One of the most misused and misunderstood words in business is “audit.” The noun definition in Webster’s Dictionary is: 1 a: a formal examination of an organization’s or individual’s accounts or financial situation; b: the final report of an audit; 2 a methodical examination and review.
The word found its way into the process management and quality management lexicons for lack of a more descriptive term for proactive assessment and the subtle changes words like “audit” and “continual” take on when translated in to other languages. While those who use proactive process assessment a foundational tool for continual improvement, the stigma of the dictionary will always detract from its potential efficacy.
The verb form of audit is even more punitive and detrimental to a beneficial outcome. 1: to perform an audit of or for <audit the books> <audit the company>; 2: to attend (a course) without working for or expecting to receive formal credit. There is some sort of poetic irony in the second definition, in my experience from having conducted more than 2,000 “process assessments” over 47 years.
Each definable activity within a business is a process. It has a start, an end and can be assessed for effectiveness. Interdependent processes can similarly be assessed for the combined output of their work product. The entire organizational operation is a series of interdependent processes that produce a product or service. Over time, process, quality and risk “experts” have obfuscated this simple concept into complex tools and constraints such as Six Sigma, FMEA, and the implementation guidance of hundreds of ISO standards.
Also, the stigma and potential costly outcomes attached to financial auditing will be forever burned into our subconscious minds as we attempt to proactively assess processes and their outcomes with the objective of making them more effective, efficient and profitable. It’s time for those professionals who are, by avocation, necessity or passion, working in minimizing operational risk to adopt new paradigms around process auditing as a profit center.
Standards, codes, statutes, ordinances, regulations, covenants, laws all exist for a reason. Enlightened leaders who are willing to take a bold approach to proactive standards implementation and find in each “requirement” an opportunity to improve processes, enhance KPI’s and create an environment of personal and group accountability are destined to be best in class in their industry. Adoption of that radical approach to risk avoidance is the future of rebuilding the infrastructure of American manufacturing and service industries.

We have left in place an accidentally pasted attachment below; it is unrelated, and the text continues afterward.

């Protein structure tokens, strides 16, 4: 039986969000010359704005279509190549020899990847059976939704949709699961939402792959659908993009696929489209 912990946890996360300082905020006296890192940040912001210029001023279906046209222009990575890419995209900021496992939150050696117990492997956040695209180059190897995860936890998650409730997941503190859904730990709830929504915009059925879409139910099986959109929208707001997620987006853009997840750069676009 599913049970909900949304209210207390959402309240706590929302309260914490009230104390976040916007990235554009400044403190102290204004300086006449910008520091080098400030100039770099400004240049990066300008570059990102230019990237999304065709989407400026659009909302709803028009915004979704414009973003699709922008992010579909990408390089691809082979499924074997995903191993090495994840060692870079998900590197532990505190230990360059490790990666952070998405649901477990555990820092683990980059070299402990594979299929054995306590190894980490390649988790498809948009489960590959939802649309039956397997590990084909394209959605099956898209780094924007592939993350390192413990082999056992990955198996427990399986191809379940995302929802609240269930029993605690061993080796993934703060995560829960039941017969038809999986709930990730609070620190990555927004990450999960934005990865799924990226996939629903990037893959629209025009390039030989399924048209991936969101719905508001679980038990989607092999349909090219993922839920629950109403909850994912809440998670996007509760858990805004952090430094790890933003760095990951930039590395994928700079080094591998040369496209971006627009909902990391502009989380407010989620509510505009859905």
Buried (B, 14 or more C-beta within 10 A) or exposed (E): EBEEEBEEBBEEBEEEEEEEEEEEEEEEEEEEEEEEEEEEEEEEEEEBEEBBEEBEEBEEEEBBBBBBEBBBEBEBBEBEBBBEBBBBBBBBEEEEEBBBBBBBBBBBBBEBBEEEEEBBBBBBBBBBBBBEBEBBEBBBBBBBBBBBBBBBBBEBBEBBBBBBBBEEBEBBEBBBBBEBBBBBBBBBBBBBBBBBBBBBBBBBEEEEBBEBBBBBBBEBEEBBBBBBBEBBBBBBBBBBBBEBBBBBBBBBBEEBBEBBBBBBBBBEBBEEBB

Purging the stigma of “audit” from our approach to ensuring conformity is also critical for replacing overhead activity with measurable positive contributions to KPI’s and the bottom line. Creating businesses based on interactive processes that are free from defects is the new paradigm. It will only happen when we learn to lead people and manage processes. It will only happen when process operators take ownership of their work and are accountable to one another, to the organization and to the customer.
Proactively assessing conformance of every process, within every interactive system of processes within each organization is the first step. The outcome of those assessments is invaluable data for moving one step closer to no defect ever reaching a customer. Acting on that data by strategic thinking at all levels is the key to becoming best in class.
Avoiding the perils of auditing is documented in my latest two books, Foreseeable Risk and It WAS Rocket Science. Take the bold step to think outside the globe as you pursue excellence.